Dog Care 101 Tip #158: Preventing & Treating Canine Obesity
Best Bully Sticks knows that you love spoiling your dog, but you might want to reconsider feeding Fido those table scraps during dinner. It seems that pet obesity is a growing problem in the U.S., a fact made clear by a recent article published by WebMD, which listed obesity among the top five issues facing pets. There are a number of reasons why owners may unintentionally allow their dog to plump up; dogs may not get daily exercise, they could overeat, or they could be eating food unsuitable for a healthy animal diet.
Pet obesity can cause complicated medical problems if left untreated. It’s proven to be a contributing factor to heart disease, diabetes, respiratory problems and bone and joint issues. An overweight dog is not a happy, healthy pet no matter how many treats you give him.
Unfortunately, many people remain ignorant about what their dogs can and cannot eat on a regular basis. This may simply be because dog obesity isn’t a widely covered issue and owners may not think twice about proper dietary and exercise for their four-legged friends. Let’s take some time to recognizing canine obesity and addressing basic preventative methods so you can enjoy your dog’s company for a long time.
How can you tell if your pet is overweight?
Too many owners confuse a fat dog for a healthy one. As stated before, pet obesity is serious business, so if you have any suspicion that your dog is overweight, check for these few key signs.
First, find out your dog breed’s weight range. You can always ask your vet as well. If it’s still questionable,, many vets recommend feeling along your dog’s ribcage. If you can barely feel your pet’s ribs beneath a thin layer of fat, then they are at optimum weight. If you find it difficult to feel your dog’s ribs because their chest is covered by a thick layer of fat, then you might want to change their diet and exercise routines. Some other signs are:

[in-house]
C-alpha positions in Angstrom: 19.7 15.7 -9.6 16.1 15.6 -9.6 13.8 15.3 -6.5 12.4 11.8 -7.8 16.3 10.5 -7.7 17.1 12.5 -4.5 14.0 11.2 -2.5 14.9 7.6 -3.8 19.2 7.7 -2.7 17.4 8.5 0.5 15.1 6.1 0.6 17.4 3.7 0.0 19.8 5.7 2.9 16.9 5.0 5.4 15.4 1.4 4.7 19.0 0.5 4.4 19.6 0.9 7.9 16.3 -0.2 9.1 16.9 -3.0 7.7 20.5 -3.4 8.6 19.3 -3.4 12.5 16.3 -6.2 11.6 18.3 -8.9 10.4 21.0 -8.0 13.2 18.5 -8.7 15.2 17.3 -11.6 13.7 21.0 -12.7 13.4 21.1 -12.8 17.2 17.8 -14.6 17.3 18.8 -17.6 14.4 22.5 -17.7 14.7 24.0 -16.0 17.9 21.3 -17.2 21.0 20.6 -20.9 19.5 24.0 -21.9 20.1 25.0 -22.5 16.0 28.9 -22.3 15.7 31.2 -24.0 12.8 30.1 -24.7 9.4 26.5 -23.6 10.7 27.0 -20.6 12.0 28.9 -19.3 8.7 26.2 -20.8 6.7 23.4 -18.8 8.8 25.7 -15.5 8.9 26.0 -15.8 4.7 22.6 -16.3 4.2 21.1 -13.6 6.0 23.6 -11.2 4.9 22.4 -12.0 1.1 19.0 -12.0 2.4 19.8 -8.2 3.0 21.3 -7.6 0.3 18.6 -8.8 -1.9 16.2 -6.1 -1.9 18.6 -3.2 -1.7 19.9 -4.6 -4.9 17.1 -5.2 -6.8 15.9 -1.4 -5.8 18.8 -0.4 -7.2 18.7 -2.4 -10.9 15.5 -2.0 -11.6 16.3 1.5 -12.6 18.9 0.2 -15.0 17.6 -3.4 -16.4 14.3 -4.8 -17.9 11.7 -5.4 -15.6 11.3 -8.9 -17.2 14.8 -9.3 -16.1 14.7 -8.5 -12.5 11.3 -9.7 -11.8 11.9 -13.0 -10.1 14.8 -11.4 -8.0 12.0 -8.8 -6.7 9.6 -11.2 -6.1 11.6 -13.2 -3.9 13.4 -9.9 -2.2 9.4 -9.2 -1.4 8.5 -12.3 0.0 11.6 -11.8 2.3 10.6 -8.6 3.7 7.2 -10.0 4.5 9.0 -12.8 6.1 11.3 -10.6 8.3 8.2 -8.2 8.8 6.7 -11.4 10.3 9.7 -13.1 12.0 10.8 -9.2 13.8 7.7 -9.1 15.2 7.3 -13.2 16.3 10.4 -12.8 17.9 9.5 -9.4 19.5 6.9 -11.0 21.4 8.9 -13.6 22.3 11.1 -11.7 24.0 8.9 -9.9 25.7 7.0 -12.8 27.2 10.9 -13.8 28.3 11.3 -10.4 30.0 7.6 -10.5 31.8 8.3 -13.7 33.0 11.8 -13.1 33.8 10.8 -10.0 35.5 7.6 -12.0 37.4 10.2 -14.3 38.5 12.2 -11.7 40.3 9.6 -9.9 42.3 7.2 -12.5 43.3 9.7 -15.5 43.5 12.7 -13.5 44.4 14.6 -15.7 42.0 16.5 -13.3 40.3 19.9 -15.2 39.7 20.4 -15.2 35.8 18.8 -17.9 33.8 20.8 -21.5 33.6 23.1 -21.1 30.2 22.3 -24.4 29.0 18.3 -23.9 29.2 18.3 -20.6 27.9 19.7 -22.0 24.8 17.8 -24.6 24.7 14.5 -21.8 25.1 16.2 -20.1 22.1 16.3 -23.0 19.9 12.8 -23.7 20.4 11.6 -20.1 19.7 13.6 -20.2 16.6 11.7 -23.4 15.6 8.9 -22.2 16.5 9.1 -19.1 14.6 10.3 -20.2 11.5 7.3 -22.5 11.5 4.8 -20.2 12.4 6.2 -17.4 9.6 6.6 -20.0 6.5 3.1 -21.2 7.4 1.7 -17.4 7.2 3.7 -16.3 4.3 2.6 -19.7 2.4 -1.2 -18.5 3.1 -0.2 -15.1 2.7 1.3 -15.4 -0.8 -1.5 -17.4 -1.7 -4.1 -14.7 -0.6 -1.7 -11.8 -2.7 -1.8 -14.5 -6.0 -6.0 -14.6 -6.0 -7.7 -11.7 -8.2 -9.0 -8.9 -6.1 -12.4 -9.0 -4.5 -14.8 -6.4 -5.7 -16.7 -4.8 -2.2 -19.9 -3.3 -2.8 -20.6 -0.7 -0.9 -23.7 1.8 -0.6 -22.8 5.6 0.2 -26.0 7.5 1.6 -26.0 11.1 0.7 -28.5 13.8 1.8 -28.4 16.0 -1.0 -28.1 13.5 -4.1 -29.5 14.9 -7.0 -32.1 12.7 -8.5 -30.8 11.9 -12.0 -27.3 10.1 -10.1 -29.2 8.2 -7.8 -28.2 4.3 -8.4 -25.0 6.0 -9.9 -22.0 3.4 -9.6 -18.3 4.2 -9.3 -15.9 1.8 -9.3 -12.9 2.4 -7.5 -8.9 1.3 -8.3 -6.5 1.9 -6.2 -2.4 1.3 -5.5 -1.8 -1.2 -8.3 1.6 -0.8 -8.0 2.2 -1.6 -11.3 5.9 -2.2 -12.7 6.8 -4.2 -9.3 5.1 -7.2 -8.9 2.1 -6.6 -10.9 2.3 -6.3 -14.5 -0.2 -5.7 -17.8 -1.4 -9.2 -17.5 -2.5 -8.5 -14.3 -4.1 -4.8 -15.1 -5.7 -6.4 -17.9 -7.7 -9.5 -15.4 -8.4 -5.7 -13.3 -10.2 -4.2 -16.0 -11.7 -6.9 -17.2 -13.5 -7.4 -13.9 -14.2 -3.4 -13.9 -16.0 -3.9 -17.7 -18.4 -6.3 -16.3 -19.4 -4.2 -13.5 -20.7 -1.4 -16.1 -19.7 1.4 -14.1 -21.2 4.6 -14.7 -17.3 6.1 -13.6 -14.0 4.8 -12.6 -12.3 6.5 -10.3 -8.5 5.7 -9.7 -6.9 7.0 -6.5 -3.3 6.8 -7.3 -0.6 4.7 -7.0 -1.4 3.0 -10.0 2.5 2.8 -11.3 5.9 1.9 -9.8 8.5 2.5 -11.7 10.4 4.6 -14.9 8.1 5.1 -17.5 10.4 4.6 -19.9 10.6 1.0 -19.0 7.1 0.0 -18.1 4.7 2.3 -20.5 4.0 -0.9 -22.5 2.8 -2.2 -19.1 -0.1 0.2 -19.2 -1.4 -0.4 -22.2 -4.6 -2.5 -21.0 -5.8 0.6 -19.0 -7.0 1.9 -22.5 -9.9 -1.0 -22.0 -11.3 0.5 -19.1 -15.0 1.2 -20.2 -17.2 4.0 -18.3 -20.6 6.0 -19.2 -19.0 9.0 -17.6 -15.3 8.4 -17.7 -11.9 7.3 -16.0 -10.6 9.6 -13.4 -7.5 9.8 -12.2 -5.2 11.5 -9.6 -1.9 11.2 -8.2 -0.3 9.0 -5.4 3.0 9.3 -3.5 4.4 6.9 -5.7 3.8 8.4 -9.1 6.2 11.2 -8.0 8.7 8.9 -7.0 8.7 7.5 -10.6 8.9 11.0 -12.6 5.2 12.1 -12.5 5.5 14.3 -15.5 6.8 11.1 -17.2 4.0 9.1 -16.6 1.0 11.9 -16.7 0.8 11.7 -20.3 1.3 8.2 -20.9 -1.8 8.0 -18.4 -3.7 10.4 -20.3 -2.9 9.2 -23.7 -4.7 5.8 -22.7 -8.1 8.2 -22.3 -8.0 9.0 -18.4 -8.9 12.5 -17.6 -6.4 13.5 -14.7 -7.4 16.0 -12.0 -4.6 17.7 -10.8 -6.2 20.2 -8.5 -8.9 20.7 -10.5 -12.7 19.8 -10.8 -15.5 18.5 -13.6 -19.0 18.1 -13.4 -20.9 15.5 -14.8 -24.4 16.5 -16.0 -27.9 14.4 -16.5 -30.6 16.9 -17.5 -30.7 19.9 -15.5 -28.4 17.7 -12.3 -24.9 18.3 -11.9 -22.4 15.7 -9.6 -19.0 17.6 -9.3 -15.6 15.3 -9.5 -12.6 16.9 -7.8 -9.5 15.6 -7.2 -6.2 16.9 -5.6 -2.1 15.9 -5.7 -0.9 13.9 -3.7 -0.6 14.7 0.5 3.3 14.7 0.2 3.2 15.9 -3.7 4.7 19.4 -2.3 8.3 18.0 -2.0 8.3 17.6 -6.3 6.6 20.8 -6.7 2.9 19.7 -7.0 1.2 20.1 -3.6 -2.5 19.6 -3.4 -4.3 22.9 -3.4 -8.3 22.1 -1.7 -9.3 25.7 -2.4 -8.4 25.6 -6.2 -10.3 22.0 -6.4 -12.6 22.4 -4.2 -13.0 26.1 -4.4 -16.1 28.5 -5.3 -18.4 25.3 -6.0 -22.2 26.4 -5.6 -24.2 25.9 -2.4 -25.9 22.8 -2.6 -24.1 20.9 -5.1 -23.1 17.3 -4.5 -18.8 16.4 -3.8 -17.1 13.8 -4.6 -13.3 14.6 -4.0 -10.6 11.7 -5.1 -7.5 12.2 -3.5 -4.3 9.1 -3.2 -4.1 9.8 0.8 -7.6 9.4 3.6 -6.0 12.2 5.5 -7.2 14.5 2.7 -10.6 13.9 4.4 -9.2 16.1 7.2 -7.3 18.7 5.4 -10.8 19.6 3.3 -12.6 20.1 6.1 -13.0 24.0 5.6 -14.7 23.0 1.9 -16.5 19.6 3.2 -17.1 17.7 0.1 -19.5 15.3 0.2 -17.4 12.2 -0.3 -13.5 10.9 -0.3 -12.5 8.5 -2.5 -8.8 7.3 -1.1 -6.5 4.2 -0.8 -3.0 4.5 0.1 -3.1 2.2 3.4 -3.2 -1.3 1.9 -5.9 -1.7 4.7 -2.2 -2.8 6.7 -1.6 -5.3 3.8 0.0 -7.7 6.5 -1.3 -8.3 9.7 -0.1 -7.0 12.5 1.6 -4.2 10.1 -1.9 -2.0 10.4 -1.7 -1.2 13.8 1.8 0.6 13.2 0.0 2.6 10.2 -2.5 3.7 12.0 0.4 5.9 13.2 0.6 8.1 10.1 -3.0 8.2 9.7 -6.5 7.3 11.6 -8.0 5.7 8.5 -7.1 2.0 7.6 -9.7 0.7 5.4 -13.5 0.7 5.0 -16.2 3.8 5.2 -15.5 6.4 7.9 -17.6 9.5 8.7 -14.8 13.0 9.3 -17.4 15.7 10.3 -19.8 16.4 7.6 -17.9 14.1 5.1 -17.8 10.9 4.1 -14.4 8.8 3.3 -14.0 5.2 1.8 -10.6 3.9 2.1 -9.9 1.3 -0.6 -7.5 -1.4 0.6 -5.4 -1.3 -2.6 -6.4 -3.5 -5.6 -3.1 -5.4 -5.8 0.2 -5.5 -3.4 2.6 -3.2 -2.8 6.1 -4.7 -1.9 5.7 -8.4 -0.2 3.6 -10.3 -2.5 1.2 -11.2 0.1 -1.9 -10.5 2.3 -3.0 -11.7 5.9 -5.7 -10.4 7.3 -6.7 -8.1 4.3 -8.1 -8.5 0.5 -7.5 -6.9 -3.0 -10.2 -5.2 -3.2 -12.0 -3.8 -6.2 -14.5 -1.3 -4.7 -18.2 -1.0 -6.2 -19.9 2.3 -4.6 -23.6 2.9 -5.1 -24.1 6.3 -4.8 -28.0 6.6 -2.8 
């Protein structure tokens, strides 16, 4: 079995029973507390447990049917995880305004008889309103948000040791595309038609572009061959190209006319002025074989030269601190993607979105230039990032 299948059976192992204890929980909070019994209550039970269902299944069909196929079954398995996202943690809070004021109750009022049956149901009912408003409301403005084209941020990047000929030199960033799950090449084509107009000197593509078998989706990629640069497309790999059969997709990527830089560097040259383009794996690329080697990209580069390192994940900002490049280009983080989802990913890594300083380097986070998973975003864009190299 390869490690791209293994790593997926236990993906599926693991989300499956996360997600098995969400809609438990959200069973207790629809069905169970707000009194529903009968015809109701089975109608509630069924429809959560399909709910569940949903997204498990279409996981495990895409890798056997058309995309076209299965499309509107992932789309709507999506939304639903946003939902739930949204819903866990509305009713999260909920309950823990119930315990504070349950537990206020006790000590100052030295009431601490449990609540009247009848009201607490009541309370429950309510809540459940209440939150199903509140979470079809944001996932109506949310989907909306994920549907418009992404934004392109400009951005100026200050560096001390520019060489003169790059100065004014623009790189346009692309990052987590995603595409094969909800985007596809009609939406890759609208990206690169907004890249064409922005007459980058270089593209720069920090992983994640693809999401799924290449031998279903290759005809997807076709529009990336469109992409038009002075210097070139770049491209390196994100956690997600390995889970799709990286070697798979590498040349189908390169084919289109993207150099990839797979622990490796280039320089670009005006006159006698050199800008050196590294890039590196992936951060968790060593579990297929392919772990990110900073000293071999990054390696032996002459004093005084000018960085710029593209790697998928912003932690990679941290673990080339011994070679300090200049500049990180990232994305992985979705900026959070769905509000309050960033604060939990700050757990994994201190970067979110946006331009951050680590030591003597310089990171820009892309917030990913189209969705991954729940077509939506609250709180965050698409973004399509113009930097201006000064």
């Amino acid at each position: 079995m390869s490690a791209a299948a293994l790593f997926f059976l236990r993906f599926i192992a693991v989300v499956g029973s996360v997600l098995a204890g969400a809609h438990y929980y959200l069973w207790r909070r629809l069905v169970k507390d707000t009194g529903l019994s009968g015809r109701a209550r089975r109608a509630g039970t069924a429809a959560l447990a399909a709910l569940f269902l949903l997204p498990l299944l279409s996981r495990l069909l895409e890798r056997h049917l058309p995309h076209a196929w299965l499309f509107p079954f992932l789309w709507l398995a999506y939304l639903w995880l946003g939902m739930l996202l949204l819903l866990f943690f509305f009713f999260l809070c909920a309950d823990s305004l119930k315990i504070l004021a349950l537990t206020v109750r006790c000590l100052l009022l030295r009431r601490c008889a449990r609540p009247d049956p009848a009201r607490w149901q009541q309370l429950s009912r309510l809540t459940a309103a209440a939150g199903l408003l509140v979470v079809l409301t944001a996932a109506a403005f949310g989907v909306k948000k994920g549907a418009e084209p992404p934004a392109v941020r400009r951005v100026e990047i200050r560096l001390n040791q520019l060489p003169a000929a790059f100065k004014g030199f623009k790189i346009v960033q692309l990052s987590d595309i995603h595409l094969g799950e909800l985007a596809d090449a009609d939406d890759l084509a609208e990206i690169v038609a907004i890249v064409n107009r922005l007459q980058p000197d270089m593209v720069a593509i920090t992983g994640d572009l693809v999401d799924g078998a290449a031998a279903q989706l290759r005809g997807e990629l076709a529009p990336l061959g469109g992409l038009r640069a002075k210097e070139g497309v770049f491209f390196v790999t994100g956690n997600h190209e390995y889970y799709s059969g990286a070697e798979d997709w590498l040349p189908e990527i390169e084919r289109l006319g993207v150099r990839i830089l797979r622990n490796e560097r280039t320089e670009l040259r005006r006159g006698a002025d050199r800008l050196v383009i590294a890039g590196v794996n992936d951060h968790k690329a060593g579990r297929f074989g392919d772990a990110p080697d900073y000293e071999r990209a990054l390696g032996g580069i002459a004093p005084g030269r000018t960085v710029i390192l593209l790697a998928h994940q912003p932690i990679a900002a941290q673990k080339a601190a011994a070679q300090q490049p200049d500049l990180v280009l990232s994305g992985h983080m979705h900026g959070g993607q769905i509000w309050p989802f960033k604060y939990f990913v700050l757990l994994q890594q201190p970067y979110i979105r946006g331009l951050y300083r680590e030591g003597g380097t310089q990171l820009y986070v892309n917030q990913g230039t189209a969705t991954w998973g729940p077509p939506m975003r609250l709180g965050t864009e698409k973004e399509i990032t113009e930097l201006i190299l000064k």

- Fat on the lower back and base of tail
- No "waist" when viewed from above
- Less stamina
- Decreased interest in physical activities
- Difficulty jumping up on furniture or climbing stairs
Dietary issues are the primary cause for pet obesity. However, many owners might not realize that they’re acting outside of proper dietary restrictions when they feed their dogs. For example, often owners feed their dogs an extra bit of food or a special snack of human food out of pure affection. Dogs can suffer from these excesses even though there was no intent on causing harm to their diet. It’s always great to see the wag of your pup’s tail when you pull out the treats, but just because it makes both of you happy, doesn’t mean it’s necessarily good or healthy.
If you suspect that you have your dog on an unhealthy diet, the first thing you should do is calculate how much you feed them on an average day. Spend the next few days measuring the exact amount of food you feed your furry friend, particularly those treats that you give them outside of their normal meals. Usually these treats are the culprits for extra weight gain among most pets—a few small treats a day can add up for any pet. Many veterinarians recommend giving your animals a non-food treat whenever they do something worth rewarding, like some extra playtime, a chew toy, or even a meaningful pat on the head.
Sufficient exercise is also a key factor for keeping your dog healthy and at a normal weight. As an owner, you should take your dog’s exercise seriously if you want them to remain healthy. This doesn’t mean you have to make your pet the next agility champion in order to keep them in shape. Taking your dog out for a daily half-hour walk will ensure that you both get some beneficial cardiovascular exercise. Experts also recommend swimming as an excellent workout exercise for dogs as a way to work their heart and muscles vigorously.
What about you?
How do you combat obesity with your pets?